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Get Your Money for Nothing and Your Books for Free (Or At Least Really Cheap)

I like to read. I think that’s a given. I try to read about 50 books a year, which, if you can do math, is about a book a week. I don’t try to cram 52 books into a year though, because sometimes you just need a break. (Especially as the year winds down and you find yourself surrounded by people you’re supposed to interact with instead of say, burying your nose in a book and ignoring them as best you can.)

Of course, to read so many  books a year, I need to have access to at least 50 books. And books are expensive, especially if you buy them new. Here’s an Important Fact: After you buy a book, kind of like after you buy anything, unless the book remains in pristine condition and becomes incredibly hard to get, it will never be worth the cover price again. Even if you haven’t read it, broken the spine or just left it on a shelf after you brought it home, it’s value decreases. This can be hard if you want to resell it, but it’s great if you’re into used books. And if you’re still reading this, I bet you are. Here are a few ways I’ve found to get books for very cheap, and in some cases, totally free.

1. Libraries

Libraries: Pretty, temperature controlled and full of the knowledge of the ages, or something like that.

I almost didn’t put this on the list, but people legitimately forget libraries are places you can borrow books for free. Libraries have lots going on, like after school programs, computer training and ESL classes, so people forget that their main goal is to provide information; lending books and other media are the core of that goal.

Not to mention they’re very easy to find. Simply Google searching the name of the place you live and “library” should result in plenty of hits. Taking in a driver’s license or a piece of mail with your name on it gets you a library card and access to a plethora of books. And, yes, DVDs and CDs too.

Also, many libraries have book sales. Depending on the library and the condition of the books, they can range anywhere from a few dollars to mere cents, and they can go home with you forever, so long as you can get them there. Certain libraries even eventually do mass purges, in which the books become 100% free to the public. Next time you’re at the library, check to see if they do book sales (it usually happens at the main branch), and ask for a schedule. If there’s a point when the books are available for free, the schedule will let you know when.

2. Bookmooch
Bookmooch is a free online service that lets you trade in your old books for new ones. For the price of shipping a book media mail, you can get another, simply by asking. This is how it works: You post books you don’t want anymore, people request those books, you ship them out, earn points, and then request books you want from others who are willing to send them from you. Though not entirely free, it’s a great way to get rid of books cluttering up your home, as well as get new ones. You can chose where you want to ship books, so if you can’t afford to pay to send a book to the other side of the world, that’s absolutely peachy.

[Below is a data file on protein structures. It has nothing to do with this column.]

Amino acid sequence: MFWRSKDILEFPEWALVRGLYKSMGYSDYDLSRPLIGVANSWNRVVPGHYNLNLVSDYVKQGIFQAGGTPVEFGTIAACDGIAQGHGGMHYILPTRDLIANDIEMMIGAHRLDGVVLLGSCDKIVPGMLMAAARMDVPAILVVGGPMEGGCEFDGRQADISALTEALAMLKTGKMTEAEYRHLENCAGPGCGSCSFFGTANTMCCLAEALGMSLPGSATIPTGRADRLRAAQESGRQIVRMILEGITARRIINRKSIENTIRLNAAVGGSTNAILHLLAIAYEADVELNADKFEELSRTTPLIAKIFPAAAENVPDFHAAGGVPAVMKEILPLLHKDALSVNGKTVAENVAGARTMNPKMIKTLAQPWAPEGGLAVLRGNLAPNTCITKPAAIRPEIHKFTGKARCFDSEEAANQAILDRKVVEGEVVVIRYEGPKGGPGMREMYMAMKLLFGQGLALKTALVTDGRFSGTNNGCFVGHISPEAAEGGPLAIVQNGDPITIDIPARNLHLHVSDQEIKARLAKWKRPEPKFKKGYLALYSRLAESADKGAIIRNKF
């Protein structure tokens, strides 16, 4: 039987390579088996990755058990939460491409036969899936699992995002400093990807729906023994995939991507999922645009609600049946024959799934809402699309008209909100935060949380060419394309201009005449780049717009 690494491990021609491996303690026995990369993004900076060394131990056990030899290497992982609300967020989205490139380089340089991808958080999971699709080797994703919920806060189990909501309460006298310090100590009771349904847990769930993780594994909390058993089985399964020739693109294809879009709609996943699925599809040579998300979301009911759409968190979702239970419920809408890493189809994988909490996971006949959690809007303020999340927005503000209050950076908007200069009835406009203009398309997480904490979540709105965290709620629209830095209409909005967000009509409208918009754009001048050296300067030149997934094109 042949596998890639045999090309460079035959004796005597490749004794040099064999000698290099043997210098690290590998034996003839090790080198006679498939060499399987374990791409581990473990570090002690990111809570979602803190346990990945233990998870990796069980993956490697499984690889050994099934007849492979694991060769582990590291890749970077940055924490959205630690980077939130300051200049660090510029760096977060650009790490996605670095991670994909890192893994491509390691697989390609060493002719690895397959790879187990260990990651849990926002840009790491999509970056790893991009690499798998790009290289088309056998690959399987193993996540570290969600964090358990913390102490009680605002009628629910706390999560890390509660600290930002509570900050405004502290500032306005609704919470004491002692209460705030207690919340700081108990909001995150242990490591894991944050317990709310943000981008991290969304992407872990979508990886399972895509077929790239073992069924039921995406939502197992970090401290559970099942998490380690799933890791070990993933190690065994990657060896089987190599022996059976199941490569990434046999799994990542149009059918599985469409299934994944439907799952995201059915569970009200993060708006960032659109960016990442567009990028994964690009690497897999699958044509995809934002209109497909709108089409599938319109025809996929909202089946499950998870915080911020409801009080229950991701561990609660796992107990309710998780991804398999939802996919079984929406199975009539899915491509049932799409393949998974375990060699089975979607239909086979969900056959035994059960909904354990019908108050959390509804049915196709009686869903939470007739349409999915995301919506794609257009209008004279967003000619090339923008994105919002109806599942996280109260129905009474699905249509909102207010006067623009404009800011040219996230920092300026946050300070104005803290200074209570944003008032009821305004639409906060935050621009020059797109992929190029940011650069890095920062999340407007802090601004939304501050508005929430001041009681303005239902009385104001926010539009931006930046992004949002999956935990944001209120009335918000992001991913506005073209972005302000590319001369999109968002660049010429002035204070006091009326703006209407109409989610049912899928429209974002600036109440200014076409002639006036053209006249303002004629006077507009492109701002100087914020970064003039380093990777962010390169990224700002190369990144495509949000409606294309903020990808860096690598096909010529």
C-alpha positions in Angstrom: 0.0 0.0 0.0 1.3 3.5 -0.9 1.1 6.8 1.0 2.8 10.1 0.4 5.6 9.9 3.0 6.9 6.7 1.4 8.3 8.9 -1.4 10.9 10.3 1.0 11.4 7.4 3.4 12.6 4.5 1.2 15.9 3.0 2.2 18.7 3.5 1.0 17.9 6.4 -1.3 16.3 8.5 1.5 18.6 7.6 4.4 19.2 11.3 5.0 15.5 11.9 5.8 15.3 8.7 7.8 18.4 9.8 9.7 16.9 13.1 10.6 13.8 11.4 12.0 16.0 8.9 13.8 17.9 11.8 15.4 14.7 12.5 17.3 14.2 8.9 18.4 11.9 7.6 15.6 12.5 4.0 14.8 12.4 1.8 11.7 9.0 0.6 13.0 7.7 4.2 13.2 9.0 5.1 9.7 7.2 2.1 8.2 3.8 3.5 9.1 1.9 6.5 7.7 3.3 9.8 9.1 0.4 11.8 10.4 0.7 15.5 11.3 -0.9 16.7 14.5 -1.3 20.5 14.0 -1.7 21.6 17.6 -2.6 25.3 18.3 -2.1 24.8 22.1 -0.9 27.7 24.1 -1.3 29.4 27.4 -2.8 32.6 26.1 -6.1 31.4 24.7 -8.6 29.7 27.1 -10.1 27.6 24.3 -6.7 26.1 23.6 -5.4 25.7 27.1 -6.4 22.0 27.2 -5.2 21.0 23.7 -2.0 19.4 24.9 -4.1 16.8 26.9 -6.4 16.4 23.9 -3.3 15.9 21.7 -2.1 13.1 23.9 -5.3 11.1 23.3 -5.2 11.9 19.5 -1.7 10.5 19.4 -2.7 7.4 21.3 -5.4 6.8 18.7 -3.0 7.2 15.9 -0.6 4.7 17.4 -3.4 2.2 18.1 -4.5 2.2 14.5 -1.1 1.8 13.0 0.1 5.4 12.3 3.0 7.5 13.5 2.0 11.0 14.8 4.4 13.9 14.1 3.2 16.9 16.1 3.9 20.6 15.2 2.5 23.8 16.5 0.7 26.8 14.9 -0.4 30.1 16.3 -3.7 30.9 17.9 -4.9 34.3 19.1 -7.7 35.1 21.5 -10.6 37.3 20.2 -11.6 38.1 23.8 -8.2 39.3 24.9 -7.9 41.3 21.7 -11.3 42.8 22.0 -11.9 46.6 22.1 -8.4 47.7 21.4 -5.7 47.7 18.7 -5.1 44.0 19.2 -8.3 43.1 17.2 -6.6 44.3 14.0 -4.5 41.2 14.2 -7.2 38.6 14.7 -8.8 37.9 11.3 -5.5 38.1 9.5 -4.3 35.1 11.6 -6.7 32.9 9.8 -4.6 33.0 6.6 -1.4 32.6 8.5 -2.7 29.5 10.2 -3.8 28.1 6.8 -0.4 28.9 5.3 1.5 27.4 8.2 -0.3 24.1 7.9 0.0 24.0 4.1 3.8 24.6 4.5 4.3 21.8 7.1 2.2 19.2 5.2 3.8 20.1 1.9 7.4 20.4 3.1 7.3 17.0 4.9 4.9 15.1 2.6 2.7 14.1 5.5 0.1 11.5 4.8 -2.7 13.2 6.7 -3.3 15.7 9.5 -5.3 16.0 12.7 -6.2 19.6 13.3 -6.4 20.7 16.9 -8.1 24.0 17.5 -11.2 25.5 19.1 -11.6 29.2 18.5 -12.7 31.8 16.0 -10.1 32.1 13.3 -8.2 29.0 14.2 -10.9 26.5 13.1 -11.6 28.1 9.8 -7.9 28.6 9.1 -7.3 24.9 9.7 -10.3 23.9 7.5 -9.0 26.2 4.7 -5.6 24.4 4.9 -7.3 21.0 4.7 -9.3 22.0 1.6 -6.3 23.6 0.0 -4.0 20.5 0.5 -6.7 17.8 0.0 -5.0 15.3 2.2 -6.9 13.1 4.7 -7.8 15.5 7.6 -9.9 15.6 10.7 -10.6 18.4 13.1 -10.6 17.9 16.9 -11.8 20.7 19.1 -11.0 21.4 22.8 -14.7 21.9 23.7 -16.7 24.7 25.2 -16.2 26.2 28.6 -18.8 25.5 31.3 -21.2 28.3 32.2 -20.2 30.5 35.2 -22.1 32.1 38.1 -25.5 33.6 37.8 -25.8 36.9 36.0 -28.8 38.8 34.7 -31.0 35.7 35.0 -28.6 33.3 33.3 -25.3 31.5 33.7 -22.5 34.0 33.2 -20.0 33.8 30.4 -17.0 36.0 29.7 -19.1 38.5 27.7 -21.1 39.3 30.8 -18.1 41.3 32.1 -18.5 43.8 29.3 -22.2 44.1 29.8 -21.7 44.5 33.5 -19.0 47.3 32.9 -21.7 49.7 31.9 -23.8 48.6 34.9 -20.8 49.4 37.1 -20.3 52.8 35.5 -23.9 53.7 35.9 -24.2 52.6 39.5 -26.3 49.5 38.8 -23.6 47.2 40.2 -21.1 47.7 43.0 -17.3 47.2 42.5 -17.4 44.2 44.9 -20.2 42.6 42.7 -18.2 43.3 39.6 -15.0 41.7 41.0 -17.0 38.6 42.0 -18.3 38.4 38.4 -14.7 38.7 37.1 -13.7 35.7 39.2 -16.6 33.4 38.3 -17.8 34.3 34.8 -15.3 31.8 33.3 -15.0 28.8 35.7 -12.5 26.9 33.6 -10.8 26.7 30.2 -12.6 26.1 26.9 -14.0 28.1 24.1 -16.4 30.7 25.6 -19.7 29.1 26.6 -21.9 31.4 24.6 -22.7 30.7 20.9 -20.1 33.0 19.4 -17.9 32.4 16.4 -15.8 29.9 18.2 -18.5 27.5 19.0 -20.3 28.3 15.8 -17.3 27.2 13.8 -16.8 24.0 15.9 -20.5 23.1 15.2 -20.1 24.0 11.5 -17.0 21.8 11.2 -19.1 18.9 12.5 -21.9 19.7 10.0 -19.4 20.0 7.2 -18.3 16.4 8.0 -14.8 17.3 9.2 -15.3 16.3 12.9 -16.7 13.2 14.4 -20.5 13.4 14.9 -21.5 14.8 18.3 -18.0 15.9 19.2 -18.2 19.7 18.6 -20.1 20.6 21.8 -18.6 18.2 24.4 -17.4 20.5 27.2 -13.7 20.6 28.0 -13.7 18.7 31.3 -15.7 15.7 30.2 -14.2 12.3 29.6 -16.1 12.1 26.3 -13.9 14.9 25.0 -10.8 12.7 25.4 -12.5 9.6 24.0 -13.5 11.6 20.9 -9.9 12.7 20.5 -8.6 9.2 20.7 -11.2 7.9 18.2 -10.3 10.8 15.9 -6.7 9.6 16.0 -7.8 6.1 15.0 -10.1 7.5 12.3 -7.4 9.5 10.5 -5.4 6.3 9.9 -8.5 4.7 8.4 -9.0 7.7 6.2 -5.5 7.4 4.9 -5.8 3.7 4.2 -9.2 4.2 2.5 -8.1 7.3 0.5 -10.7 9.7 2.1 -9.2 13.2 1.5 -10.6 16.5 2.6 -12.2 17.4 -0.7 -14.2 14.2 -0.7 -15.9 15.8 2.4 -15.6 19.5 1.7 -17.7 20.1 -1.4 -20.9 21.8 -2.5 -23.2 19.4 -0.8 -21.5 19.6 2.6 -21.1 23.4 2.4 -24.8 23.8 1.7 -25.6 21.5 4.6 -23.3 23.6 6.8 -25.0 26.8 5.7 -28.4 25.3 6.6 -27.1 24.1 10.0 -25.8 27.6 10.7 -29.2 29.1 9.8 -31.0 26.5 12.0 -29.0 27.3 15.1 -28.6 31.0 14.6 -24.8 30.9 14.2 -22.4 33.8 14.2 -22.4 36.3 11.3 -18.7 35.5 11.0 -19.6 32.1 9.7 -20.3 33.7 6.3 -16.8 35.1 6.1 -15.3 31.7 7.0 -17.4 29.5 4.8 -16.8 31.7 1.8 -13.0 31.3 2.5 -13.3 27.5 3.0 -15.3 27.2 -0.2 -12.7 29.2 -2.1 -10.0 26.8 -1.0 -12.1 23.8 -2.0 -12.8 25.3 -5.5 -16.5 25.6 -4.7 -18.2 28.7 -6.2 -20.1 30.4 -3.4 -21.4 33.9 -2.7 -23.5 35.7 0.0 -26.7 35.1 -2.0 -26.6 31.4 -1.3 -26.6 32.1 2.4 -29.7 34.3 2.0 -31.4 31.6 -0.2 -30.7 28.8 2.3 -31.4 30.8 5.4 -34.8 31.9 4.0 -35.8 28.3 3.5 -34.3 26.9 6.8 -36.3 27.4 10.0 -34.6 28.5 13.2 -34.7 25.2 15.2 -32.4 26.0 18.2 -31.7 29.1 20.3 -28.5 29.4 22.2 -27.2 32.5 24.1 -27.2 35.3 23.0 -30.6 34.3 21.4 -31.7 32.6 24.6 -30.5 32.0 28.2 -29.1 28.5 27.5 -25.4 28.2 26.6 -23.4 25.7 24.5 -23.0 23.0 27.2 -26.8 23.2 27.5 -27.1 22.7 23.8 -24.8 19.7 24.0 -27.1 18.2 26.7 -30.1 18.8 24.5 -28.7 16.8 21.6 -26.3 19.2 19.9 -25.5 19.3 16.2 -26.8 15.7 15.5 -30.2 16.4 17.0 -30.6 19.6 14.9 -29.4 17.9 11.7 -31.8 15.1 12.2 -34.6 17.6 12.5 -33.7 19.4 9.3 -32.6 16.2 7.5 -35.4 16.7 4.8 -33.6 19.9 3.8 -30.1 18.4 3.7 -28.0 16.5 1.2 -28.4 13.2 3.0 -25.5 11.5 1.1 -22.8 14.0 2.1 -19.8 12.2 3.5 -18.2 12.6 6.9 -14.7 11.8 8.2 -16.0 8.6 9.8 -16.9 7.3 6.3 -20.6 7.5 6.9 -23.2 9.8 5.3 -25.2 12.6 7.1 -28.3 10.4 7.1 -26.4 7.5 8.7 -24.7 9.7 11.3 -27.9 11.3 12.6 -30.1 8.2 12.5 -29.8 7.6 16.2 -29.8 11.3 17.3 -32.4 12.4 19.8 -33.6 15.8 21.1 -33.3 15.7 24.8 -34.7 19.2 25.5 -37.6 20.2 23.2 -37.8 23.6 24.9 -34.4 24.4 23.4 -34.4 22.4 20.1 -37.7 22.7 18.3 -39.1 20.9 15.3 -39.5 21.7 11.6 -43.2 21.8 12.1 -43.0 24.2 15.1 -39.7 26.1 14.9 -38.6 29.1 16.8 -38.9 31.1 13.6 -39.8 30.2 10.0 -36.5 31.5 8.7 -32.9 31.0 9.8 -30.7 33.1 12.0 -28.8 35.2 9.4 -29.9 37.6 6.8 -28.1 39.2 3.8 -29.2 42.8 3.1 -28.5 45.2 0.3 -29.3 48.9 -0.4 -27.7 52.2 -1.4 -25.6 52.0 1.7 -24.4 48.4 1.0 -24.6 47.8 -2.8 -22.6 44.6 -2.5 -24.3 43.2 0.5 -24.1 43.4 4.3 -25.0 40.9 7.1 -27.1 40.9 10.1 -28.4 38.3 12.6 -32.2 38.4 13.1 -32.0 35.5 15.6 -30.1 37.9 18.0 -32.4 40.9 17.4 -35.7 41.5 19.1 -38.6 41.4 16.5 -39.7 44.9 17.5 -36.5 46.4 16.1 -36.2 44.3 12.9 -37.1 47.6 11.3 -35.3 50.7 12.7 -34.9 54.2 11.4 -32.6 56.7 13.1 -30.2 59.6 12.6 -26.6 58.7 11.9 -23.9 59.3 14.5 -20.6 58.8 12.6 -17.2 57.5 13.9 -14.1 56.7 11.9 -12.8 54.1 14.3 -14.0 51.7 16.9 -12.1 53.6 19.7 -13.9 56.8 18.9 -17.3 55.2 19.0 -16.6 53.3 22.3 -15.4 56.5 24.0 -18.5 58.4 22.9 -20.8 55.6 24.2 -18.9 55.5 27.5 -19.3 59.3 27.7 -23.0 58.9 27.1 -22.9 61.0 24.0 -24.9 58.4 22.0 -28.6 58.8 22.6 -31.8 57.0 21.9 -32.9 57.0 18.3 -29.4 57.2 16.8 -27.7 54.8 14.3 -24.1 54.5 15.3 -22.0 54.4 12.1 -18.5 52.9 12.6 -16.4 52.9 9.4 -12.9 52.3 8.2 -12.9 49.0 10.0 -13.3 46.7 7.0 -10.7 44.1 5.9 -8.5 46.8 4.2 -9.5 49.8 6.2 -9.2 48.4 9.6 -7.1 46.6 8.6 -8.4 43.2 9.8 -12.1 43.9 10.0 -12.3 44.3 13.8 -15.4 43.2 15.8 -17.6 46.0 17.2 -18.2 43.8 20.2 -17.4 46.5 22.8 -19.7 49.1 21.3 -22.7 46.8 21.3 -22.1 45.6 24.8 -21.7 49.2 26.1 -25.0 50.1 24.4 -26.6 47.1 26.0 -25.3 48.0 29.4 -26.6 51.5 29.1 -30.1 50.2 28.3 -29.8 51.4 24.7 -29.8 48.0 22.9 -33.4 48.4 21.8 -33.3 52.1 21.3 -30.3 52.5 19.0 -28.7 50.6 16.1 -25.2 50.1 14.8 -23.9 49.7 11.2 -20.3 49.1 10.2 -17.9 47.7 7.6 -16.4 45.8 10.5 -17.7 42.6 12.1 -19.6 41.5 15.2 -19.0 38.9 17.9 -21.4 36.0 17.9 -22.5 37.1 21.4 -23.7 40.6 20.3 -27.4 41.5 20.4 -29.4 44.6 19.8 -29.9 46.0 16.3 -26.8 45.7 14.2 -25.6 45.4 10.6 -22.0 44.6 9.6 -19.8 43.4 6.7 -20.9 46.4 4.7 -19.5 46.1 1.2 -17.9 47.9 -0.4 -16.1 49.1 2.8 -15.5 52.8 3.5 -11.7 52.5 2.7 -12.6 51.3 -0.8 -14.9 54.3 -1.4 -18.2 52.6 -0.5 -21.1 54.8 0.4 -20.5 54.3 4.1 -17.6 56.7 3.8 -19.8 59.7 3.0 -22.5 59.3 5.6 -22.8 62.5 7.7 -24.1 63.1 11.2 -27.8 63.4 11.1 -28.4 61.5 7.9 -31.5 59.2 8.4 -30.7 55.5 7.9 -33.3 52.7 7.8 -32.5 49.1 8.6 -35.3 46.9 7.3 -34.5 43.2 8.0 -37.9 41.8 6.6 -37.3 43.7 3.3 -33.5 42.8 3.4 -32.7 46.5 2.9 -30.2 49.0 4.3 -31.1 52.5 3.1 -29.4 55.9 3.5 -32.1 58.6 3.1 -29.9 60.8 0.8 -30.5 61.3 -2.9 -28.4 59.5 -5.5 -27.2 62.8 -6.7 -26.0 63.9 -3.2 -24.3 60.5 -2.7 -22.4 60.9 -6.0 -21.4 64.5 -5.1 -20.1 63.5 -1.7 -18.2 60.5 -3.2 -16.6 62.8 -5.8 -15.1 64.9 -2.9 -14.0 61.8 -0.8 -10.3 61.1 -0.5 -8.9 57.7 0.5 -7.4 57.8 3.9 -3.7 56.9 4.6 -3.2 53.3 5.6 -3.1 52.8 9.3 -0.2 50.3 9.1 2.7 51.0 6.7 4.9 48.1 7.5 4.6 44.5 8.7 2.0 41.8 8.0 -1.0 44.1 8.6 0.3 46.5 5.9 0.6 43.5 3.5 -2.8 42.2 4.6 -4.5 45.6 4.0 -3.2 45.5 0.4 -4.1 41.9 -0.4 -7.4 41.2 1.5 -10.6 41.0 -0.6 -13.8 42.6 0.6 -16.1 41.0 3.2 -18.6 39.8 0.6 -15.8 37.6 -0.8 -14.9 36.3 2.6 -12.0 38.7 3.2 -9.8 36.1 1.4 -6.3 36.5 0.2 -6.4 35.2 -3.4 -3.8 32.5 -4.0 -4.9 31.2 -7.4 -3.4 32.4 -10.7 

I mention Bookmooch specifically, but there are plenty of other sites out there that specialize in book trading, including: Paperback Swap, Title Trader and Bookin. I can’t vouch for their (complete) freeness, but a quick read over the rules and terms of service should let you know.

3. Book Exchanges

The best kind of books at the Bay Area Book Exchange.

Depending on where you live, these may or may not exist, but it never hurts to Google your area + “book exchange.” How book exchanges tend to work that is a group of citizens, usually local booksellers and aficionados, get to together, collect a bunch of books from the community, rent a store front, and use it to both collect and give away used books. The nicer books they receive, they sell locally or online to pay for overhead, and the rest go onto the shelves. Some exchanges make you actually do what the title says, and give you a book for a book, five books for five books, et cetera. Others simply let you take whatever you want home, up to a certain amount.

4. Yard, Garage, Estate Sales and Flea Markets
Out of anything on this list, yard and garage sales are the hardest places to find books. If they have any books, it’s usually easy readers the sellers’ children have outgrown. Many people selling on their lawn focus more on housewares, toys, games, and even clothes, instead of books. But the good news is, because so few people try to sell books this way, and so few people go to yard sales to buy them, people who DO put out books often have them for very cheap, or eventually throw them into the “free” pile when they fail to clear out. Going to yard sales later in the day will sometimes yield incredibly cheap or absolutely free books, if you stumble upon the right one.

Estate sales and flea markets are better. Estates sales are an “everything must go” type of sale that happens when a person dies and no one has claim to their possessions, or when houses are foreclosed with everything inside, and the bank makes the money to pay off the mortgage by selling off the leftover stuff. This means anything the person owned, from crockery to furniture to – yes – books are up for grabs. And because whoever’s selling is probably trying to move things fast, deals can be made, especially if the books are rather used. Don’t be afraid of haggle.

The same goes for flea markets, where anything found at them can have a dubious origin and a not so fresh exterior. I once found a copy of Lloyd Alexanders The Black Cauldron for 50 cents, and talked the woman running the stall down to 25 cents because the cover was ripped. Usually, people are just looking to get rid of things at flea markets, and they’re happy with any decent price that gets the item off their hands. Once again, going towards the end of the market day you’ll find prices greatly reduced, but since a flea market has more variety, it’s always good to get their earlier to check out the wears.